Augmenting a cheap Android MID

We’ve been on the prowl for a low-cost Android MID that, you know, works well. We were originally excited by the Eken M001 but early reports about poor battery life, coupled with the fact that it only runs Android 1.6 soured our interest. [Carnivore] didn’t let those things turn him away, instead he modified the M001 to meet his needs. He added a USB hub and flash drive inside as well as a few additional connectors for external devices. He’s also inserted a front-facing camera and improved battery life from a 1600 mAh capacity up to 5200 mAh. This means he can now depend on 7-12 hours of use depending on the power saving features he chooses. This does come at a cost, he had to add room inside the case so he annexed a project box for the back cover. As you can see above, he did a beautiful job of making it look right, but it’s lost that thin-sexiness it once had. See [Carnivore's] feature walk through after the break.

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Furniture bots, transform

This mechanized table automatically expands from seating for six to seating for twelve. We tried to capture the action with the three images above but don’t miss the transforming goodness in the video after the break. Alas, we’ll never see something like this in real life because it resides on a yacht worthy of Robin Leach’s attention. We wouldn’t have a problem copying the geometry of the tabletop pieces, but there’s got to be some serious design work to pull off the structure controlling the movement. No solid price is listed, but the creators note that construction costs are in the tens-of-thousands of British Pounds. We’ll stick to our Ikea furniture hacks for now.

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Did that table just move?

A table and chair that can move around by themselves? What’s next, suicide boothsself-replicating robots, and Star Trek styled tablet computers? It seems that [Adam Lassy] is moving in that direction. He took this furniture from Ikea and made some neat modifications to give it mobility. Each of the four legs has wheels on them and the legs themselves rotate in unison to change the direction of travel. We could see the table as a more practical drink delivery system than the Bar2d2. It certainly would make for some great late-night pranks but the chair motors need to be silenced before that can happen.

[Thanks Balbor via Ikea Hacker]

USB hub used for In System Programming

Did you order that 4-port USB hub because it was almost free but now it’s just sitting in your junk box? Why not turn it into an In System Programmer for AVR chips? [Paul] came up with HUB ISP as an answer to the chicken-or-egg problem we’ve seen with other diy programmers. It uses the data wires from four different USB cables to program AVR chips, enlisting the help of a 74HC00 NAND gate along the way. You do not need to have a programmed microcontroller as all the magic happens on the software end of things. The one caveat is that [Paul's] method currently only works on Linux machines.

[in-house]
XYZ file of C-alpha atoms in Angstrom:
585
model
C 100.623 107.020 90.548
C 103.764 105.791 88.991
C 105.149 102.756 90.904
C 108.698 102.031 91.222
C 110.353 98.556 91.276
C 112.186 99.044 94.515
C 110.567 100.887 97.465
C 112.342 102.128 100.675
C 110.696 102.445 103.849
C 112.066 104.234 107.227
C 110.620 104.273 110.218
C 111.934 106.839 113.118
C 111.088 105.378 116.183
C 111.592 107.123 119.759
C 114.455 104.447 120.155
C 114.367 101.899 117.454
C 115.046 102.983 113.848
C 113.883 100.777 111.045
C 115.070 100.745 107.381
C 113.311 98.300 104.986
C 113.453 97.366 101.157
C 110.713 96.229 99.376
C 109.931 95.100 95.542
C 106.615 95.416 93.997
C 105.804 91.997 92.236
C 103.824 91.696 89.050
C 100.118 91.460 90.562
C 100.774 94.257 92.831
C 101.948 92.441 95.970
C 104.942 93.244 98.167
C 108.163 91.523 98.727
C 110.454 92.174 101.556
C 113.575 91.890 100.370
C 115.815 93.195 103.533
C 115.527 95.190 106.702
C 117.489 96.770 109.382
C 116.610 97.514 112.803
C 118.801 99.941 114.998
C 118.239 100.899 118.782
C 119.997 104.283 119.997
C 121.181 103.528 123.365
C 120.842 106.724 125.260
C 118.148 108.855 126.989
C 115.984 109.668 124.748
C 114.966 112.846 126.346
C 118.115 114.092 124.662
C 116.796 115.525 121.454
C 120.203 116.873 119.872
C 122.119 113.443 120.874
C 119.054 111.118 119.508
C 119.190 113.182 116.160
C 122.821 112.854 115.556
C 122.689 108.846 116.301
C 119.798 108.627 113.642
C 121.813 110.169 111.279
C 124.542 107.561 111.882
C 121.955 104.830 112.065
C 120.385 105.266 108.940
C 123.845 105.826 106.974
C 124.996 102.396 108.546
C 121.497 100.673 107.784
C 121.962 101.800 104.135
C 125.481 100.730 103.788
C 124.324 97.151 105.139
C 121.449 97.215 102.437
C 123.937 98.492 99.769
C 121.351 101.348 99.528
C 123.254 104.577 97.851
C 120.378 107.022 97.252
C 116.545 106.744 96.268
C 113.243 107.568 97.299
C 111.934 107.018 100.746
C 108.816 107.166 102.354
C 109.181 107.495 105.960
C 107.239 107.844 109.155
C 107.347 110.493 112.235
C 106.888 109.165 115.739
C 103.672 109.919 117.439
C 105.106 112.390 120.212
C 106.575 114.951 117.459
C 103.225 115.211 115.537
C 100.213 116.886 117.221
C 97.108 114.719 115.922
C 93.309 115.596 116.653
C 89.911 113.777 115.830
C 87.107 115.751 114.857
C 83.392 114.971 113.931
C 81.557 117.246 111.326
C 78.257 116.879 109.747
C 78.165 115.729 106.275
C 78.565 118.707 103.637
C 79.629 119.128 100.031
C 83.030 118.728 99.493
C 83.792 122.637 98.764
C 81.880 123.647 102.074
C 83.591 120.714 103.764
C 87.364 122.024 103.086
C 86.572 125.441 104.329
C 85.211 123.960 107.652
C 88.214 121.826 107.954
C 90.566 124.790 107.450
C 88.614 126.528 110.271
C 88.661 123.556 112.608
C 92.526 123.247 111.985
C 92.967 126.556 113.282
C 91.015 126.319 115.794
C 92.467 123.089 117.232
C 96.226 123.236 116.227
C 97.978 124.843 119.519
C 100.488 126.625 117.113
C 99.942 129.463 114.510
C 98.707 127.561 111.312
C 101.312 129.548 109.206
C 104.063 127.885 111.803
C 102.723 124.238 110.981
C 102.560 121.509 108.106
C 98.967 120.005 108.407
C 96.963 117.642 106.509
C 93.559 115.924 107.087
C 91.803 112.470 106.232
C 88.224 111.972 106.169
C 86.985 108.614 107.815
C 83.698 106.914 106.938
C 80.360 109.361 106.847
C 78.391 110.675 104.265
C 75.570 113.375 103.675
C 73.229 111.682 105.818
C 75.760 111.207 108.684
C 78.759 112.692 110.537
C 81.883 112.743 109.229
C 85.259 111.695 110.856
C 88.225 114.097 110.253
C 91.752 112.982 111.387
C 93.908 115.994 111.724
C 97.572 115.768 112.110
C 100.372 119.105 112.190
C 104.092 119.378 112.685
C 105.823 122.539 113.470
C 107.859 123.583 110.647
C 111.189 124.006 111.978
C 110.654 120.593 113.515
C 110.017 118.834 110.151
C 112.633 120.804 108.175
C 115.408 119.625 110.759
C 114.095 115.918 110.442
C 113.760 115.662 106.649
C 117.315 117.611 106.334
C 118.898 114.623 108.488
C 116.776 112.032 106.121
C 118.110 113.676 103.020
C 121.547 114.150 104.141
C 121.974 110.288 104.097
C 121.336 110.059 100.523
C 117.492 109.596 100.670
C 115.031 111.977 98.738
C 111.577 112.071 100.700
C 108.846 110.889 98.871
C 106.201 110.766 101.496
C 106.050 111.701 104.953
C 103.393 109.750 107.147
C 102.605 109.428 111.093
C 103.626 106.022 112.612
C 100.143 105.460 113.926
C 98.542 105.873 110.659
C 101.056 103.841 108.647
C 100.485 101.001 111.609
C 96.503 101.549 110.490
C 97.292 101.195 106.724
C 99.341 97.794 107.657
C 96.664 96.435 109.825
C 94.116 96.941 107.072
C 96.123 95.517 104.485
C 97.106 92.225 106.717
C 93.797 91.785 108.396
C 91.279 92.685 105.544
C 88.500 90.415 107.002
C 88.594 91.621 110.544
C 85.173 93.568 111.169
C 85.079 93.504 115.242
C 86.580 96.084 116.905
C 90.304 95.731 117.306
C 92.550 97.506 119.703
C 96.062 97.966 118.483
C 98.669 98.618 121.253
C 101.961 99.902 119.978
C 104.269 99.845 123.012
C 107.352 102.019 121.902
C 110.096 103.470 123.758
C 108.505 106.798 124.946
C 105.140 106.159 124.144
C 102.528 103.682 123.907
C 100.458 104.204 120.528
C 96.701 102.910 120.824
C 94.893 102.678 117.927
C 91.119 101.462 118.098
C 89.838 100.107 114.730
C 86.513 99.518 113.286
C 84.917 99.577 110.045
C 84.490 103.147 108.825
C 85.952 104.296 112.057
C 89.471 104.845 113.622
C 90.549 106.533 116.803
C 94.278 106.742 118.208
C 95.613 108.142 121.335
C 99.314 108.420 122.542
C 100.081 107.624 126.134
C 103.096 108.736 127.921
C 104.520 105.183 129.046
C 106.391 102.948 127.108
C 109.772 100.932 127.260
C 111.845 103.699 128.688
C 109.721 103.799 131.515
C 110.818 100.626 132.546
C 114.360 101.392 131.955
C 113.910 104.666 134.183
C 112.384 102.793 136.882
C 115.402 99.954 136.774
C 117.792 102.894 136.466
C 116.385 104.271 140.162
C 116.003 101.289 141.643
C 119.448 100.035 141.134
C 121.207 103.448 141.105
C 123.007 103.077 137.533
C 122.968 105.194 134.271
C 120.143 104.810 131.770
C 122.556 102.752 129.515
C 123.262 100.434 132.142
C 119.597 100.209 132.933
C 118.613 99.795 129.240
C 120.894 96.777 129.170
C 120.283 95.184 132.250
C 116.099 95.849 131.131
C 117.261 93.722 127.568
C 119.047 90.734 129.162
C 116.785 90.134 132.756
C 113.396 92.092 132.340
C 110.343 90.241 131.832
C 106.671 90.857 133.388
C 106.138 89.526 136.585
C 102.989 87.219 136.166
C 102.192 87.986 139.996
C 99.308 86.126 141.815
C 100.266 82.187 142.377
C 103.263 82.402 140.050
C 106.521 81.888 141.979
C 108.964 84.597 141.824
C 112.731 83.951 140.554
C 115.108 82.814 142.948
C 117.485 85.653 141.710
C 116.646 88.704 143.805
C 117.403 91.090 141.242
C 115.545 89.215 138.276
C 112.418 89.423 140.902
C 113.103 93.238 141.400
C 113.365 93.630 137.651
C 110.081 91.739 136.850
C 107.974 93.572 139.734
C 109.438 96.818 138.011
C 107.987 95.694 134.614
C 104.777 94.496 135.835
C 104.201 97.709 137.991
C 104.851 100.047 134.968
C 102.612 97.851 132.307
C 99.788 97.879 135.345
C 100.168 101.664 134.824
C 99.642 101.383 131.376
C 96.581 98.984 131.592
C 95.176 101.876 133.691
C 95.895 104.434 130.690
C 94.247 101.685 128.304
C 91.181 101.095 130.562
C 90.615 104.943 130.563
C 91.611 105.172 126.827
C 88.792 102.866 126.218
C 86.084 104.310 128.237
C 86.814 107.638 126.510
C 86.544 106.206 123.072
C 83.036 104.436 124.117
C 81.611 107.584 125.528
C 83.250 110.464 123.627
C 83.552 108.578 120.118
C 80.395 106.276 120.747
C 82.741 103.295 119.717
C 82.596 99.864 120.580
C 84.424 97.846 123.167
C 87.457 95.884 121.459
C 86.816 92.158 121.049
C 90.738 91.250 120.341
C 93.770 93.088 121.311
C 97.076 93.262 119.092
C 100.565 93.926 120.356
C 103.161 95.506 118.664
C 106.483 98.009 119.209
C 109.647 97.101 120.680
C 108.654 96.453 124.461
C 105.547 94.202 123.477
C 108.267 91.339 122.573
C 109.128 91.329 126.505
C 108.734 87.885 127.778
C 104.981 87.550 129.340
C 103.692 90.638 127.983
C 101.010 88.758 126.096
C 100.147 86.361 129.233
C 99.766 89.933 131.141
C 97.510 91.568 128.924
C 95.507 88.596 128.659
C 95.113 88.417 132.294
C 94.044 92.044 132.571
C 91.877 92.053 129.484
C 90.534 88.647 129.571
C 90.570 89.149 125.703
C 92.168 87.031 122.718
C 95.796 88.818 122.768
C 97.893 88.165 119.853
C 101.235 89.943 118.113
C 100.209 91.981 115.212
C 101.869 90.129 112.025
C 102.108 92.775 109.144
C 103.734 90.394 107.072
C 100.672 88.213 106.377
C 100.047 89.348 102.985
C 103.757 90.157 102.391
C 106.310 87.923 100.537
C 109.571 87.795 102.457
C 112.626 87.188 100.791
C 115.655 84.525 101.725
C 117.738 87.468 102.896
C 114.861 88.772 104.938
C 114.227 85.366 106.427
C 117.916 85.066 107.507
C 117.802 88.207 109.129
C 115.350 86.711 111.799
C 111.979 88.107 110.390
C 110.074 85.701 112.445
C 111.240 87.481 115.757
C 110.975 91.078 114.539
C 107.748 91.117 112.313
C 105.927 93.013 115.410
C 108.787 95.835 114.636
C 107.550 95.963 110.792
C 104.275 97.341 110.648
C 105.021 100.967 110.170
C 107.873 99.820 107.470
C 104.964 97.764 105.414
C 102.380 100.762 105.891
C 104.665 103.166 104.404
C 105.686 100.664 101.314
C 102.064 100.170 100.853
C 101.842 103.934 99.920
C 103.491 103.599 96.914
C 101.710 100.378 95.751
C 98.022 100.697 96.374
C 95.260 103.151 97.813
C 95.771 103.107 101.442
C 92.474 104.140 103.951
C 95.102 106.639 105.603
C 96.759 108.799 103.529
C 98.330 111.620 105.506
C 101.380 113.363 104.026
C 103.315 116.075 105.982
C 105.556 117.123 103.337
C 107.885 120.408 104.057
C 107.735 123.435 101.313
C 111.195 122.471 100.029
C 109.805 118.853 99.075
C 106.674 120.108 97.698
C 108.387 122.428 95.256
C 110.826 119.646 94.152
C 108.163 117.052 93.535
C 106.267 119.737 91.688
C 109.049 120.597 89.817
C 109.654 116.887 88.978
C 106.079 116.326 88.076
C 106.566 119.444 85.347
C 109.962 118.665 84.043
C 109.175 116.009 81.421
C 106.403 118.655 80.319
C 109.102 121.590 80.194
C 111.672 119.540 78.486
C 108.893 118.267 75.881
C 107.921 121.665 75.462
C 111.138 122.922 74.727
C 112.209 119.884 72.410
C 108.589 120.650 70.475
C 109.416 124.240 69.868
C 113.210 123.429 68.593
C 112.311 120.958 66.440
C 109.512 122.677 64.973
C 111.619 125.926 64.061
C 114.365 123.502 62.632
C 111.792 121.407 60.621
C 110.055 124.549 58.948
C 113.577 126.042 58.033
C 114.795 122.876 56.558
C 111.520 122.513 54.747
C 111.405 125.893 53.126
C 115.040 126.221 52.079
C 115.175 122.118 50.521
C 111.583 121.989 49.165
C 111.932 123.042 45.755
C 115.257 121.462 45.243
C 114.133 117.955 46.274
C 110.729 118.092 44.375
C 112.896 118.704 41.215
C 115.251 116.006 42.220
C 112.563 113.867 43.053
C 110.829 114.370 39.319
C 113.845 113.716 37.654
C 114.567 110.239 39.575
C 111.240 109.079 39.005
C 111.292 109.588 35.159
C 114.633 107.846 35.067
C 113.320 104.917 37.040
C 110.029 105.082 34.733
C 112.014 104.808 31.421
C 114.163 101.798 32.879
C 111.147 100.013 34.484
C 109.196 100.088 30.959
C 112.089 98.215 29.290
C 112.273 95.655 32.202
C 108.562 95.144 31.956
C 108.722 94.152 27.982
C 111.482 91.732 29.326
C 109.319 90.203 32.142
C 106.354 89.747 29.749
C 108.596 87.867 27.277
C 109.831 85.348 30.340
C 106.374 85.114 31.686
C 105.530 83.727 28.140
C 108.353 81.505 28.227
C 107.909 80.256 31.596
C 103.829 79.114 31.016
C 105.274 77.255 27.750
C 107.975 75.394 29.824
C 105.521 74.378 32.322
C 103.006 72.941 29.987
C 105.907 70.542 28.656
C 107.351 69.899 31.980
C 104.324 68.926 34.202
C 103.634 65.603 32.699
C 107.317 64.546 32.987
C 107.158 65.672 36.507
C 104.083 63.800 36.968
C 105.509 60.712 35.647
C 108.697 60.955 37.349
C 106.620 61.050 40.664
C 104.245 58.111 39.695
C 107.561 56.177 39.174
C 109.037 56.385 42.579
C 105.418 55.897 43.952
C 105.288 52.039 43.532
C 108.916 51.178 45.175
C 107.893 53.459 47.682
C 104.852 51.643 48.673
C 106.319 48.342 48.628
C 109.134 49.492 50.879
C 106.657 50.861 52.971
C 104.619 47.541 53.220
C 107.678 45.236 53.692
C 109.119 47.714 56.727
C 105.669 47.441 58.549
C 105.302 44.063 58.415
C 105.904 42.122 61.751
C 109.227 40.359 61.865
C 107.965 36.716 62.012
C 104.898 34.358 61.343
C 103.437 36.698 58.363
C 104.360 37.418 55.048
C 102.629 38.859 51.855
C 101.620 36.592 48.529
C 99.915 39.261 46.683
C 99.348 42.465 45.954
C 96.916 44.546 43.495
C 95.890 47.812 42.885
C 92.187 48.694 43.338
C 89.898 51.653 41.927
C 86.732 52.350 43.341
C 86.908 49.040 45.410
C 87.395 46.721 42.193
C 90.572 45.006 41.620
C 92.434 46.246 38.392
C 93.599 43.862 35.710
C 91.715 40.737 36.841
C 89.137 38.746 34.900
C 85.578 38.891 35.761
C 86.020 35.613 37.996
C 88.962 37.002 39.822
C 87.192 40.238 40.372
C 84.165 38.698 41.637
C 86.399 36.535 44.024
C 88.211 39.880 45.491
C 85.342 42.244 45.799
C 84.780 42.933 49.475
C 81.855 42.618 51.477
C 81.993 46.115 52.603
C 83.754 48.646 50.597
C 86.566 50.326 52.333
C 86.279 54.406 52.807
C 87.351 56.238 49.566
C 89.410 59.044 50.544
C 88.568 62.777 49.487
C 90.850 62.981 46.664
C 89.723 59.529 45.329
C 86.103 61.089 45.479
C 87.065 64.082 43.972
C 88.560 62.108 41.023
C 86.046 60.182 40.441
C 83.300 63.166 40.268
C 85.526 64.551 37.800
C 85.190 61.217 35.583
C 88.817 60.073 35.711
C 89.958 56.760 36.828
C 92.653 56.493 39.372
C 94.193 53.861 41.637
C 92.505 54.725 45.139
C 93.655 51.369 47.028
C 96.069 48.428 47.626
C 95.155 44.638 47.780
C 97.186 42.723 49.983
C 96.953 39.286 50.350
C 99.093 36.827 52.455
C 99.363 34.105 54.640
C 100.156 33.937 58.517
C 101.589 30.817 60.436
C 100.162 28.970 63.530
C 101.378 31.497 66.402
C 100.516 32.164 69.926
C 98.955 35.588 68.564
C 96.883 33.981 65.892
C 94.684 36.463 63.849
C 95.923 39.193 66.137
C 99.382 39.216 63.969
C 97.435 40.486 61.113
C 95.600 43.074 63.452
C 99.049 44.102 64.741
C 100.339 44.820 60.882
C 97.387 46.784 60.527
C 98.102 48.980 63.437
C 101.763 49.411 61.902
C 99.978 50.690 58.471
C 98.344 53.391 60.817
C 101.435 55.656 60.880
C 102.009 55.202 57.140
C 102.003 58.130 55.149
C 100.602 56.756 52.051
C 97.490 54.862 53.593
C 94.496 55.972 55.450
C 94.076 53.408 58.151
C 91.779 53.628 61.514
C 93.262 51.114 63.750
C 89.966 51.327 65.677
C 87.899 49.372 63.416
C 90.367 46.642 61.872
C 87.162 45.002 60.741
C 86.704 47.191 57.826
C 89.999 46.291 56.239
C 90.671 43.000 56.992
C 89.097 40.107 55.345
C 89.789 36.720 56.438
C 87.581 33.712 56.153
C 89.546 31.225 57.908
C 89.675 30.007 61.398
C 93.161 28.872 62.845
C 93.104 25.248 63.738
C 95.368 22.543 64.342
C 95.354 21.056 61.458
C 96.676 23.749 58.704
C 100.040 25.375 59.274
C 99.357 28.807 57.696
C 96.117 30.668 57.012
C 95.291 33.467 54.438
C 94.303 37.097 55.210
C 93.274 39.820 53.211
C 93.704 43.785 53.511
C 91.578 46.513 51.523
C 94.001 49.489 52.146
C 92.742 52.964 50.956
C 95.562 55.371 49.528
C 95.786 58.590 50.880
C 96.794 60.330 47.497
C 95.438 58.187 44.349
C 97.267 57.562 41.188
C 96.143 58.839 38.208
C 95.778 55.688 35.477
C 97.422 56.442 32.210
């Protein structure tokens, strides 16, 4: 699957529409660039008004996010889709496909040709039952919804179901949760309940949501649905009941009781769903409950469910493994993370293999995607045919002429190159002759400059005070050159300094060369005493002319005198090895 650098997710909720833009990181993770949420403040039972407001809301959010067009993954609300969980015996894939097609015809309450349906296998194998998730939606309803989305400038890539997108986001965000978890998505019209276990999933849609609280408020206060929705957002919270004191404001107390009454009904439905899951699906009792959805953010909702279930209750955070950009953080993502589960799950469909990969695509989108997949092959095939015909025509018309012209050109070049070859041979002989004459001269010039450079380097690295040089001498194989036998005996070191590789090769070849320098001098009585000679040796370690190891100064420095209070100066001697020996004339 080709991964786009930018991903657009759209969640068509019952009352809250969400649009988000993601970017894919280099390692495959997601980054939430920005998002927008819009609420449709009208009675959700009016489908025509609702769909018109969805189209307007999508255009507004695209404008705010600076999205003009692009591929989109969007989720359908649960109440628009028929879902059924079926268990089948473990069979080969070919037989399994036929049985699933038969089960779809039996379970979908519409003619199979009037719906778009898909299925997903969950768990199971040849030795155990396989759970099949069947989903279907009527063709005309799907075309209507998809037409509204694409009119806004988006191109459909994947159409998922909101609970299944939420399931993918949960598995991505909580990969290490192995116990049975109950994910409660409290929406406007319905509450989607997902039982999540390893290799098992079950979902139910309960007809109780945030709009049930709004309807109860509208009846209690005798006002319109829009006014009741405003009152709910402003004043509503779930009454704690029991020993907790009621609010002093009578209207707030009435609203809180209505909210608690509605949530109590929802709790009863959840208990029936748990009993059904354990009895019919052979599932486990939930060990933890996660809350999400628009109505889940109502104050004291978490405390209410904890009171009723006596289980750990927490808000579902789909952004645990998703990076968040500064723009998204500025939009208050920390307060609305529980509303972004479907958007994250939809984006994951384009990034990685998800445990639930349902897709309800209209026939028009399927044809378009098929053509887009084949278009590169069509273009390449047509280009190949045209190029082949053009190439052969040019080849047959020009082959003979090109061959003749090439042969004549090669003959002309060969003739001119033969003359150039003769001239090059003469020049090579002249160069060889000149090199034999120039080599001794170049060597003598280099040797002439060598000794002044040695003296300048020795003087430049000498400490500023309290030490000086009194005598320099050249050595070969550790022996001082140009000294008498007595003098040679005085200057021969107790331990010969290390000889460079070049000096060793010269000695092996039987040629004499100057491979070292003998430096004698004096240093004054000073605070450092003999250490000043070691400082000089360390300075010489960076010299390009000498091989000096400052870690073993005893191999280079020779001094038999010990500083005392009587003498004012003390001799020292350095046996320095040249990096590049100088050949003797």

Intelligent Ground Vehicle Competition 2010 Day Two Report

Culture Shock II, a robot by the Lawrence Tech team, first caught our eye due to its unique drive train. Upon further investigation we found a very well built robot with a ton of unique features.

The first thing we noticed about CultureShockII are the giant 36″ wheels. The wheel assemblies are actually unicycles modified to be driven by the geared motors on the bottom. The reason such large wheels were chosen was to keep the center of gravity well below the axle, providing a very self stabilizing robot. The robot also has two casters with a suspension system to act as dampers and stabilizers in the case of shocks and inclines. Pictured Below. Continue reading “Intelligent Ground Vehicle Competition 2010 Day Two Report”

Color clock makes telling time impossible

[Bogdan] set out to build the all-too-familiar binary clock. But, he didn’t want to be ordinary, and set the goal of making the clock as hard to read as possible. What he ended up with is a clock that is almost impossible to read correctly.
He’s using colors to tell the time. We immediately thought this might make use of resistor codes as the display but it doesn’t. Red shows the hours, green for minutes, and blue for seconds. Now stack all of them on top of each other in binary and you’ve got the time. That means you’ve got to know all of your color combinations, plus read the binary value correctly, to decipher the time. Add to that the display changing every second and we’re in trouble.
Aside from the user difficulty level, this is a really clean build. It uses an ATmega8535 in conjunction with our favorite DS3232 RTC chip. The etched board is nice and clean, making for an aesthetically pleasing clock.